Sunday, 23 June 2013

First Forays into Gelli Plate Monoprinting

I had been hearing lots of people raving about Gelli Arts mono printing plates (, but they seemed a lot of money - £30 for a large plate. I had a great day at the West Midlands Embroiderers' Guild Regional Day yesterday, and having spoken to the lovely lady at Art Van Go, I treated myself to a plate.

I couldn't wait to get going, so set myself up with some acrylic paint, various texture things and my Gelli plate, ready to have a play.

My first few prints were not amazingly successful, but that isn't surprising, with anything new there will always be a bit of a learning curve. Thankfully, with the Gelli plate, it wasn't too steep. I also realised that I didn't have any paint colours I really liked, so I popped out to West Bromwich in the rain (complete with odd experience of The Corrs piped into the car park!), and picked up lots of lovely shiny metallic paint, and other supplies.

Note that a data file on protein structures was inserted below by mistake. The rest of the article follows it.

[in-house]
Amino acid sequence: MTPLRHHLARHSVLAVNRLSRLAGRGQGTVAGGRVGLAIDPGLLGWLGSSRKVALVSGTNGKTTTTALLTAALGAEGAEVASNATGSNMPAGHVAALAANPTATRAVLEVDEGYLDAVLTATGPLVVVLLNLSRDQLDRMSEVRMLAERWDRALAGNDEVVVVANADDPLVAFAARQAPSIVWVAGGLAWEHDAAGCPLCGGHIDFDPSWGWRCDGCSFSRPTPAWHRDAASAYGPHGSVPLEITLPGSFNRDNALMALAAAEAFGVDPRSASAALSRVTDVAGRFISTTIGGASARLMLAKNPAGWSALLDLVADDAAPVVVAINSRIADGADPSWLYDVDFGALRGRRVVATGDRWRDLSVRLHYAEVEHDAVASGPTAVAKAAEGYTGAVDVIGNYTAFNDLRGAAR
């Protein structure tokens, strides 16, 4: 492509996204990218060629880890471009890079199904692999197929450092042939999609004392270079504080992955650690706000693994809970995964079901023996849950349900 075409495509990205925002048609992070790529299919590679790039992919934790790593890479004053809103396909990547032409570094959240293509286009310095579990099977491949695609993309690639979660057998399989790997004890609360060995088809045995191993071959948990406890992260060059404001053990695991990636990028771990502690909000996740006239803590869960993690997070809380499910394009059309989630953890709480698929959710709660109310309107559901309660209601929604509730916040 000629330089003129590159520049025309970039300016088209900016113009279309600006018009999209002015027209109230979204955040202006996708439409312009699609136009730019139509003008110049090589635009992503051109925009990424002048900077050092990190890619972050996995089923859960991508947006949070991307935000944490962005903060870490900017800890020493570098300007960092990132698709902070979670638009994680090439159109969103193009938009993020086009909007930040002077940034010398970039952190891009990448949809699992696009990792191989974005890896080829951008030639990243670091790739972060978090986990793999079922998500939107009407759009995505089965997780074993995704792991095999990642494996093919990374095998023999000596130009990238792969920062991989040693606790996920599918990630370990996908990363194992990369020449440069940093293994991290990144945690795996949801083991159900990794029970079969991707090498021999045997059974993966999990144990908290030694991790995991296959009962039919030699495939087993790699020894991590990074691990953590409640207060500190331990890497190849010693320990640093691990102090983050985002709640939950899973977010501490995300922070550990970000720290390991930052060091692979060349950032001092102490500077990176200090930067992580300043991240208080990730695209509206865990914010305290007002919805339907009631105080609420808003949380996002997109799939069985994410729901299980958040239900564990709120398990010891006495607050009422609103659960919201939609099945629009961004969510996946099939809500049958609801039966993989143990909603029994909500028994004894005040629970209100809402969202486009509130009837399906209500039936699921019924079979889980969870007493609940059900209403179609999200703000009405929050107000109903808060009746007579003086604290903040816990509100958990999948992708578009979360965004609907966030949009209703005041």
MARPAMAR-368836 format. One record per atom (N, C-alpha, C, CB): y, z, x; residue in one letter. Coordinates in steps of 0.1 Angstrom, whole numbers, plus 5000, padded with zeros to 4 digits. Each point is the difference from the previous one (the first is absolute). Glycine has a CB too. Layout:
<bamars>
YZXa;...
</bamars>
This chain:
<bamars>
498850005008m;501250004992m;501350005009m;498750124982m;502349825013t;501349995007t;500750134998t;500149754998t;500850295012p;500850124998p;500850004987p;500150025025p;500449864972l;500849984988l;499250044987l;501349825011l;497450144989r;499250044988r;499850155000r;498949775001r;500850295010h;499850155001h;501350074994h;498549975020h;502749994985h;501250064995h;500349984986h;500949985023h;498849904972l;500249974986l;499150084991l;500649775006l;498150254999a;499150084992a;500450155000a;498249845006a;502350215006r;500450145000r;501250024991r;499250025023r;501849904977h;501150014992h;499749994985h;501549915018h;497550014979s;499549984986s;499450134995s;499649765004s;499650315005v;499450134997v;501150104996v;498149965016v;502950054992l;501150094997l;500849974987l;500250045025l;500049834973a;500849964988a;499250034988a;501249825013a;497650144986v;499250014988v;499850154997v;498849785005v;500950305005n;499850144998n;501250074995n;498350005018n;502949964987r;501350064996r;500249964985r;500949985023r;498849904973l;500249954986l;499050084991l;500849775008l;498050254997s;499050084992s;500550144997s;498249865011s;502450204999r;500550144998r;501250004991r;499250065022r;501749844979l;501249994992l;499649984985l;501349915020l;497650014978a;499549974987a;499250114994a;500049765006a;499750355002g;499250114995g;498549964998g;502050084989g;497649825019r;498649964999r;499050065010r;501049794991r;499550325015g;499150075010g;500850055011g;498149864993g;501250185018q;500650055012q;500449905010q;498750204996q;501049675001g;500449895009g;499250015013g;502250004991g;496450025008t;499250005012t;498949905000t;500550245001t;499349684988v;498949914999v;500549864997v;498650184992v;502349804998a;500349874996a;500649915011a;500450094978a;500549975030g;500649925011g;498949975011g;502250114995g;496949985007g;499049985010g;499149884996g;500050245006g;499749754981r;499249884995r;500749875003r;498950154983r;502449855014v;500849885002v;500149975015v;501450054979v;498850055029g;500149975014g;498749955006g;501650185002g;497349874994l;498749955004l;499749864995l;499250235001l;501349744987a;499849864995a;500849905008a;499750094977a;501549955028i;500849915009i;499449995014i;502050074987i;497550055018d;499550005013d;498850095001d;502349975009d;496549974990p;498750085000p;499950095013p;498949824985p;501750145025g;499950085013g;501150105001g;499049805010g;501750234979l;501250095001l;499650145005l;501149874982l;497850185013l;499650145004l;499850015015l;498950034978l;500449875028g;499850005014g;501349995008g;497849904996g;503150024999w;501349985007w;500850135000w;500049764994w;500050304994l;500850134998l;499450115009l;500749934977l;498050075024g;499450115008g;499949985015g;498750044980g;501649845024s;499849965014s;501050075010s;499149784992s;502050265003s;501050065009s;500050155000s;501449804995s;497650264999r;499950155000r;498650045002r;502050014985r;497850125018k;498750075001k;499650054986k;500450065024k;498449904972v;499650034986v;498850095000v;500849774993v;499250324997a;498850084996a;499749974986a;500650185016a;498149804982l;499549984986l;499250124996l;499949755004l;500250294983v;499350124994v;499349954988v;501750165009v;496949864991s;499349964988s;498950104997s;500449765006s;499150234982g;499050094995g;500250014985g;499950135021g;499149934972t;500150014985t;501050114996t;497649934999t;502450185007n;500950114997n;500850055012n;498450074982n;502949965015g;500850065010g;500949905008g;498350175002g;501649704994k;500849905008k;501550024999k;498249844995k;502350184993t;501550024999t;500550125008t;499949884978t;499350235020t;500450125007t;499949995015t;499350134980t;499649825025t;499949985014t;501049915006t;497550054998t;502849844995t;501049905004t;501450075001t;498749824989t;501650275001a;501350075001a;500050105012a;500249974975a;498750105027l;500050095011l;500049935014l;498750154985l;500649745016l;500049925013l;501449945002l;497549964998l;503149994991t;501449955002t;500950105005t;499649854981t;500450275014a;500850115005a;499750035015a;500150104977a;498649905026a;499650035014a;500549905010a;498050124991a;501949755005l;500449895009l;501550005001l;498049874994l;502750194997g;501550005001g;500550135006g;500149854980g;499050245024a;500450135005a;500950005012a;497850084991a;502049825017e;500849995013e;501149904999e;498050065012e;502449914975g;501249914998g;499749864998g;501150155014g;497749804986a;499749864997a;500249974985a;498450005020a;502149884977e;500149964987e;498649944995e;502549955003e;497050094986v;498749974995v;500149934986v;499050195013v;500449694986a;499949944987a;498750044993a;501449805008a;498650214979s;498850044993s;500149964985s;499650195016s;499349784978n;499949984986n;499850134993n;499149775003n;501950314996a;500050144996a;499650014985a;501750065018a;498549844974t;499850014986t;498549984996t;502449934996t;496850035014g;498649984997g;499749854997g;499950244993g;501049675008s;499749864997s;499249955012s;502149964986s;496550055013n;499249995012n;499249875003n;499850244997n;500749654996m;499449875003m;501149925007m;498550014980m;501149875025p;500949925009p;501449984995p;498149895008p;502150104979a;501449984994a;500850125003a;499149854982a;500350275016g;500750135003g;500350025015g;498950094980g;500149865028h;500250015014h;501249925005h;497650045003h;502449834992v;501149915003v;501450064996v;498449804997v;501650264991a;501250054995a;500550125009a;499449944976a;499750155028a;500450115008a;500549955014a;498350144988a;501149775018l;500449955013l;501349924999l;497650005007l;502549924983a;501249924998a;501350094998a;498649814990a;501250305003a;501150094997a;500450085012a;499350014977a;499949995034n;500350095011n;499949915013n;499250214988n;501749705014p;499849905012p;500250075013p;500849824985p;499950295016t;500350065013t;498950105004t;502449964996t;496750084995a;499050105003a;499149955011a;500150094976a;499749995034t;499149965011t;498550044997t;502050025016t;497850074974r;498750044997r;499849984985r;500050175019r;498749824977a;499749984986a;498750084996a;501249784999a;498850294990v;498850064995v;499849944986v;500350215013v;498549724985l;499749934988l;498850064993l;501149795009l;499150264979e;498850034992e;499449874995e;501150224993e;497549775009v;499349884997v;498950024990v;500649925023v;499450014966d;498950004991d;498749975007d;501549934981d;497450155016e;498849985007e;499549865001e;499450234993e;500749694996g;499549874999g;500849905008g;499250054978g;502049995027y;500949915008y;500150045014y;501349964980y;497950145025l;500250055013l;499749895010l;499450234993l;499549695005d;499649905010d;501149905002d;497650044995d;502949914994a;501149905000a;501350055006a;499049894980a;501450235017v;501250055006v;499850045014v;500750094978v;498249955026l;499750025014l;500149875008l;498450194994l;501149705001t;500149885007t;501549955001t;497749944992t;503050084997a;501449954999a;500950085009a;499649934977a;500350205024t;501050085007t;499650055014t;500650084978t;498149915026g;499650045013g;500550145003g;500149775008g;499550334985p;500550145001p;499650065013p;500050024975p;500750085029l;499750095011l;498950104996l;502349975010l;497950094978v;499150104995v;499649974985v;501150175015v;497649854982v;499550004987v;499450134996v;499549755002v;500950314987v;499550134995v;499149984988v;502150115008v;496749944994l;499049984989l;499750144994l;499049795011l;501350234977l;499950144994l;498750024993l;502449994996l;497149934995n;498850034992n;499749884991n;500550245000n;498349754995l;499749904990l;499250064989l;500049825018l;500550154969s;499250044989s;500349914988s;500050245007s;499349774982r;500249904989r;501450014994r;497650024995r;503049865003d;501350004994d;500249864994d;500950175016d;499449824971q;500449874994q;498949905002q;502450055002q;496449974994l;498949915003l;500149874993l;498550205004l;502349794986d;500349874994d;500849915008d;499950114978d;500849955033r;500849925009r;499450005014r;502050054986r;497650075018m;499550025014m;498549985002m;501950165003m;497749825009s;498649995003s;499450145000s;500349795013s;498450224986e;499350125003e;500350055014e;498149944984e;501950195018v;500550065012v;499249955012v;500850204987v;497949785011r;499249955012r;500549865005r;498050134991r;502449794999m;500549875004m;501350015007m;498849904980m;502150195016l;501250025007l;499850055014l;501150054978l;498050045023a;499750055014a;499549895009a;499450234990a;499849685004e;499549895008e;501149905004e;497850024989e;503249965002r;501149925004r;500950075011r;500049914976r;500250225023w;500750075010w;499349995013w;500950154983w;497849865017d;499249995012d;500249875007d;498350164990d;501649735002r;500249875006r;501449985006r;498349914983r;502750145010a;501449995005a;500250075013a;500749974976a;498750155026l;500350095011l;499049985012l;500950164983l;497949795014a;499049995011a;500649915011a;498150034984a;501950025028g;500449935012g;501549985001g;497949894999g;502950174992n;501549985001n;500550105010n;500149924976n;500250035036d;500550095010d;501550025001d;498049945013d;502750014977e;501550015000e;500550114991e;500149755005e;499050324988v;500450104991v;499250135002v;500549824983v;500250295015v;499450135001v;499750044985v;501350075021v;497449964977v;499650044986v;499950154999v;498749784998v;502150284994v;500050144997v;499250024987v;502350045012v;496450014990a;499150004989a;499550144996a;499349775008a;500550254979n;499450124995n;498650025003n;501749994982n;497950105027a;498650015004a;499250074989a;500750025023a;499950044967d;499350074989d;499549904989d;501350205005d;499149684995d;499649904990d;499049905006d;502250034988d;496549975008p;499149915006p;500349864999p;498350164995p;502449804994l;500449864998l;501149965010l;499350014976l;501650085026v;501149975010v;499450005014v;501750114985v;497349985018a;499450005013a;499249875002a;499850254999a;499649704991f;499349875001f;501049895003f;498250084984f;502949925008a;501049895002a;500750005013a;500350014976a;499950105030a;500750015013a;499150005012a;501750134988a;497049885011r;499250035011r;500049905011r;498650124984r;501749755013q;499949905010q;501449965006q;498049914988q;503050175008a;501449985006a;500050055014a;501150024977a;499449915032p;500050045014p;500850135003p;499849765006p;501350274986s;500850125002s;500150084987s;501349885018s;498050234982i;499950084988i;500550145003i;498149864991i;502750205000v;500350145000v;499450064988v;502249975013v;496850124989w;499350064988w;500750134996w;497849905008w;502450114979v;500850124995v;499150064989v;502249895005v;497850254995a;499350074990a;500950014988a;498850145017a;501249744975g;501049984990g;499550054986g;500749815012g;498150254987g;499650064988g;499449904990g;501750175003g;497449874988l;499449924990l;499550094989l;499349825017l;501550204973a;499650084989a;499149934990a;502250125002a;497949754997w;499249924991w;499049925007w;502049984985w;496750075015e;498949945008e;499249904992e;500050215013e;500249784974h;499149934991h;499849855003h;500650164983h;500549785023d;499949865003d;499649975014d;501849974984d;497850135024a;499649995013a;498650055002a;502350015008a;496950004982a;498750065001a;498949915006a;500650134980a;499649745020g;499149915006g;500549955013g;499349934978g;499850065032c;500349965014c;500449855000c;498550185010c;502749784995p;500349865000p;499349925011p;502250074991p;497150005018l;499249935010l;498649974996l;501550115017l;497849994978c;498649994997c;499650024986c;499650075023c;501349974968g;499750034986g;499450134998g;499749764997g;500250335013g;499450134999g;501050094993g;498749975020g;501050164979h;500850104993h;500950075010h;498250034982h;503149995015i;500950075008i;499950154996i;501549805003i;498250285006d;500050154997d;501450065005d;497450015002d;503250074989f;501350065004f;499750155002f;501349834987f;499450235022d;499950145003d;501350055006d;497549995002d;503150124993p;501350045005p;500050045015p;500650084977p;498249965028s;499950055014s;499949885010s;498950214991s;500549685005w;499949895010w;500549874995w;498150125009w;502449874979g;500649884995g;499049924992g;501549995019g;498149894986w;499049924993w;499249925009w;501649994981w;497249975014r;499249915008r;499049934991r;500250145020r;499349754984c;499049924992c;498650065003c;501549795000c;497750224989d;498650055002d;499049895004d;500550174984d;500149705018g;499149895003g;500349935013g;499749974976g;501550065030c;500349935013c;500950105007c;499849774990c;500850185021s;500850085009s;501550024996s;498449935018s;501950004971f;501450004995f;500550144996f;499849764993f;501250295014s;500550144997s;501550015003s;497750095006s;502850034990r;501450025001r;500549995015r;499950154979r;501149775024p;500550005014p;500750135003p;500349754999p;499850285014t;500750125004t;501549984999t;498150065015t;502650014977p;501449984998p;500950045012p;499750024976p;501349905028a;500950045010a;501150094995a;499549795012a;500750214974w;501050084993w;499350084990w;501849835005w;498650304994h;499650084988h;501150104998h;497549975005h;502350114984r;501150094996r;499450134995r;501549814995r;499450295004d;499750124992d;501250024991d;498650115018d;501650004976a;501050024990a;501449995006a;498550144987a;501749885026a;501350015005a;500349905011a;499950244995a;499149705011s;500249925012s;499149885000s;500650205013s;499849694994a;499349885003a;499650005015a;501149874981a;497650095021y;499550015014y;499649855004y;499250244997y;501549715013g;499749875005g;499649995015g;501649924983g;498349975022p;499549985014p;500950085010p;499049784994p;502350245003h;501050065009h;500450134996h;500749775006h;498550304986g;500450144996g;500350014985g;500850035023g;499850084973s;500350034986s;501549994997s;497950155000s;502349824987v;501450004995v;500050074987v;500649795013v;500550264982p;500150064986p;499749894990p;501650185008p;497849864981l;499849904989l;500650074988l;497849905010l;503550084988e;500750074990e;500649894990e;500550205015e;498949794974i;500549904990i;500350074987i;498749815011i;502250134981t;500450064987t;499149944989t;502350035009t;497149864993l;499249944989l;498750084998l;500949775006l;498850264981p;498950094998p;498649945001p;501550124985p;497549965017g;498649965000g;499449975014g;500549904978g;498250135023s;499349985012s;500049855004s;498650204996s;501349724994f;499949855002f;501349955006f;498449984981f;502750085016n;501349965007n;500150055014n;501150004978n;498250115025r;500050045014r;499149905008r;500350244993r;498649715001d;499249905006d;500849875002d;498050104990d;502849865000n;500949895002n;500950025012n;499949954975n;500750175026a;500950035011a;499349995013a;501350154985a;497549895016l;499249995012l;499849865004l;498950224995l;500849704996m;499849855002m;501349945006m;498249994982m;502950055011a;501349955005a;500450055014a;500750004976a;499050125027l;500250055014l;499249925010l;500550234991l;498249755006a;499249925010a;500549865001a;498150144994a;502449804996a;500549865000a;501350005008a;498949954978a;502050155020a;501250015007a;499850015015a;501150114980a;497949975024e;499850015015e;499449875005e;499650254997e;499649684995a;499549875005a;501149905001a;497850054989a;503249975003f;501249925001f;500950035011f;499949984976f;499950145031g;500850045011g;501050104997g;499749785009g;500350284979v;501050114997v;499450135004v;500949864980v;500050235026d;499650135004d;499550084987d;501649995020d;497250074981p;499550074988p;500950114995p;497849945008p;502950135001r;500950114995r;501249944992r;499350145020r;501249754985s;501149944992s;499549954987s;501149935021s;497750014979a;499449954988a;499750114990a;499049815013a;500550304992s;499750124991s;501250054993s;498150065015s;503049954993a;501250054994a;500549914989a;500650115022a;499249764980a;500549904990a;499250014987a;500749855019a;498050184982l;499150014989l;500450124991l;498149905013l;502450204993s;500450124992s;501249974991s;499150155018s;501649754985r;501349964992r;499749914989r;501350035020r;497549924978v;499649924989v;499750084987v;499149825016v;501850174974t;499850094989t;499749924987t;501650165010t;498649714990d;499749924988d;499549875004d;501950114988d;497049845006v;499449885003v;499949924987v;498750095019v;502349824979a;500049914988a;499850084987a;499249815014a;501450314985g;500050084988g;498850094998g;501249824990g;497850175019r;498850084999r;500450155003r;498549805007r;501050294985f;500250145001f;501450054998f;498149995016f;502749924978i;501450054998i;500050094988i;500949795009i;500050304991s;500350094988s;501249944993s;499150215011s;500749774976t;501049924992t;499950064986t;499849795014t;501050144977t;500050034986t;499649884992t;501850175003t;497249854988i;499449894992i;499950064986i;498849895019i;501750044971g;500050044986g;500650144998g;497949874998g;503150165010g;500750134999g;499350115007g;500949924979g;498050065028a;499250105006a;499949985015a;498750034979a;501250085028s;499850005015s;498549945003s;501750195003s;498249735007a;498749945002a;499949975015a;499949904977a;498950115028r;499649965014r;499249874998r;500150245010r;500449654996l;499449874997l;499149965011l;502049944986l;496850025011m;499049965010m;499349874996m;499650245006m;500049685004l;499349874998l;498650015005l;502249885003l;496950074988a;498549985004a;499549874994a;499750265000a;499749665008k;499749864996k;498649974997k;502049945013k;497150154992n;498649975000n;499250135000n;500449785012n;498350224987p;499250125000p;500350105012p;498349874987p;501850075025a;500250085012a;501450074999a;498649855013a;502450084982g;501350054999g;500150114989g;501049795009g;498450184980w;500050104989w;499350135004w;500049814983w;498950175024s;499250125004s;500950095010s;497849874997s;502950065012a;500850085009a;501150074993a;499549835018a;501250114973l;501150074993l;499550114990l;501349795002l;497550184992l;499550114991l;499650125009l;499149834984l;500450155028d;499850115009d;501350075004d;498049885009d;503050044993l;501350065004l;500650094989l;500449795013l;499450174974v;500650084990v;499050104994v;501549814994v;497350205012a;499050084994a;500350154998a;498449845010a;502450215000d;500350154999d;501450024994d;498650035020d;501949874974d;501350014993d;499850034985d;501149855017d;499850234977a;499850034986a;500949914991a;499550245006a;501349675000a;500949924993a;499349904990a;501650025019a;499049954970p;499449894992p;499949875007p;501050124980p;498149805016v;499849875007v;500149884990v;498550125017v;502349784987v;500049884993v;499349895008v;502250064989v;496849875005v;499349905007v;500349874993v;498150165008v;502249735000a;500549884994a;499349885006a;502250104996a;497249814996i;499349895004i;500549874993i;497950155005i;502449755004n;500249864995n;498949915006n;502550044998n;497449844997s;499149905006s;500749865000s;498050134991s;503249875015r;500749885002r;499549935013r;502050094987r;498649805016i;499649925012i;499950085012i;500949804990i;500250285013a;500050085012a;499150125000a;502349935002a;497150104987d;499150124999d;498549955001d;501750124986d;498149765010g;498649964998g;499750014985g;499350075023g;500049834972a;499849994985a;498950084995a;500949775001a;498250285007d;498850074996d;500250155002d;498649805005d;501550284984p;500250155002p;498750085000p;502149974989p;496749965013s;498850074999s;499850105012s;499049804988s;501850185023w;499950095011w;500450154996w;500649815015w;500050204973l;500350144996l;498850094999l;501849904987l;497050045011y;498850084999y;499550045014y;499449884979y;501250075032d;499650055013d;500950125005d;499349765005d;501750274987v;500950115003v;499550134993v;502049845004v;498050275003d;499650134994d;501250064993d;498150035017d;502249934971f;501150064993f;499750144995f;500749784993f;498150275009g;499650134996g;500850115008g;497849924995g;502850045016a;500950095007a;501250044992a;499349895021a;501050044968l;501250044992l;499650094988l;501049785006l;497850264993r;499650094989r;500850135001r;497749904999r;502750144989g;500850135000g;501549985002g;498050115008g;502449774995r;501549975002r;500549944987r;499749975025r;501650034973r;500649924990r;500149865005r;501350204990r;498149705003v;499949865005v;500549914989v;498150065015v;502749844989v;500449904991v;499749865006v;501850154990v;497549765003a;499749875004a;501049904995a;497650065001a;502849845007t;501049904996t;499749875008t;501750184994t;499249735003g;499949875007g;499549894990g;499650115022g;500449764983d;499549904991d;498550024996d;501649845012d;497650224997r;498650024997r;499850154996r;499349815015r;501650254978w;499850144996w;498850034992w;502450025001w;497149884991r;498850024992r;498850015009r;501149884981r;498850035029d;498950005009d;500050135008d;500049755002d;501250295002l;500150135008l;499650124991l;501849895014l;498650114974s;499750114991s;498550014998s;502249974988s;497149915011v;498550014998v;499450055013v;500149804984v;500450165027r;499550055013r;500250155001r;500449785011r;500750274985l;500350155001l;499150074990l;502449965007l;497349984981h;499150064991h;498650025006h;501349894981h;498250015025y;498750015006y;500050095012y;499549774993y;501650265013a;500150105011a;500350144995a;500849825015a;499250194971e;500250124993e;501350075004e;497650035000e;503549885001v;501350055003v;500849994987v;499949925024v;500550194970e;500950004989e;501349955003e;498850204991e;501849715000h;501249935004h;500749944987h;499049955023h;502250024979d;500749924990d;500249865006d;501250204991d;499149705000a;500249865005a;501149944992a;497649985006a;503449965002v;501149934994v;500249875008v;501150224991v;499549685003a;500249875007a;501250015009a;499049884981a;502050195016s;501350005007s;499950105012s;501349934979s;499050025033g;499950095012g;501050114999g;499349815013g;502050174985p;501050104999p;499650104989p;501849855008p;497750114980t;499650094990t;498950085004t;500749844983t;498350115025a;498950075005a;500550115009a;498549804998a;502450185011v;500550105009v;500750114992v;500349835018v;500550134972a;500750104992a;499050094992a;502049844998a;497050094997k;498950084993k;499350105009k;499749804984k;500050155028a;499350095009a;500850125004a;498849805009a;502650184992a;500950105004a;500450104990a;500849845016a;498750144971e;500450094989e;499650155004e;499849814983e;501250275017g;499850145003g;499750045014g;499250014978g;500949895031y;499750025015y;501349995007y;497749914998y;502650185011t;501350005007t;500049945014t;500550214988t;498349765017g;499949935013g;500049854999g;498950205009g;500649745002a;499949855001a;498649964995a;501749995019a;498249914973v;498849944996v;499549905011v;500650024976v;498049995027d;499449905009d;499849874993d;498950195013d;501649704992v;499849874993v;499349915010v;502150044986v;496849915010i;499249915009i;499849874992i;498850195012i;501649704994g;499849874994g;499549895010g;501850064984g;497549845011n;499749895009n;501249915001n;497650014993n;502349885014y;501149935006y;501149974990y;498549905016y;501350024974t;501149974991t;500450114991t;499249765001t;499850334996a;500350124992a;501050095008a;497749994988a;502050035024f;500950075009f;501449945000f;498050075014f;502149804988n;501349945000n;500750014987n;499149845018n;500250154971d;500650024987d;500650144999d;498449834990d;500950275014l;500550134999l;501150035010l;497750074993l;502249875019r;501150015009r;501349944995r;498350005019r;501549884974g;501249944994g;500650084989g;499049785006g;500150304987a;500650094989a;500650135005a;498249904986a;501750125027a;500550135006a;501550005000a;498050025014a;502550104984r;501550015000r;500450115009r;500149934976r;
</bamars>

I don't really have any textured paint scrapers, but the pound shop provided me with a four pack of flexible silicone spatulas for £1, as well as a tray to put my plate onto. A few snips later and the spatulas were ready for their new purpose.

The Gelliarts videos were very helpful, and watching them step by step allowed me to see how to easily build up some good prints.

Here are some of my favourite ones from today, all on fabric:

I loved how direct and gestural the printing plate is. Previous experiences of monoprinting on acetate sheets had been rather unsatisfying, with the acrylic feeling like it dried quickly and didn't allow much build up of texture.

It also gave me an opportunity to make a real mess!

(that's my actual hair comb, hope I won't have gold hair on Monday!)

I made a few prints that I wasn't happy with, until when tidying up I dropped my bottle of pearlescent acrylic ink and it splashed all over the 'failed' prints. Thinking quickly, I pressed them against it, "mono a mono", and smooshed the ink around. These random splotches seem to have rescued the prints, lifting them and adding a spontaneity:

I also used plain copier paper to pull most of the ghost prints, which I have a project in mind for:

Next, I'm planning to stitch into the fabric prints, and then make 4 of them into mini canvases which I picked up at the same time as the paints, and I might make some of them into book covers.

All in all, a great day. I know my mum, nieces and nephews will love this printing method, and I'm really looking forward to getting together with my friend Margaret for a Gelli play day next weekend.

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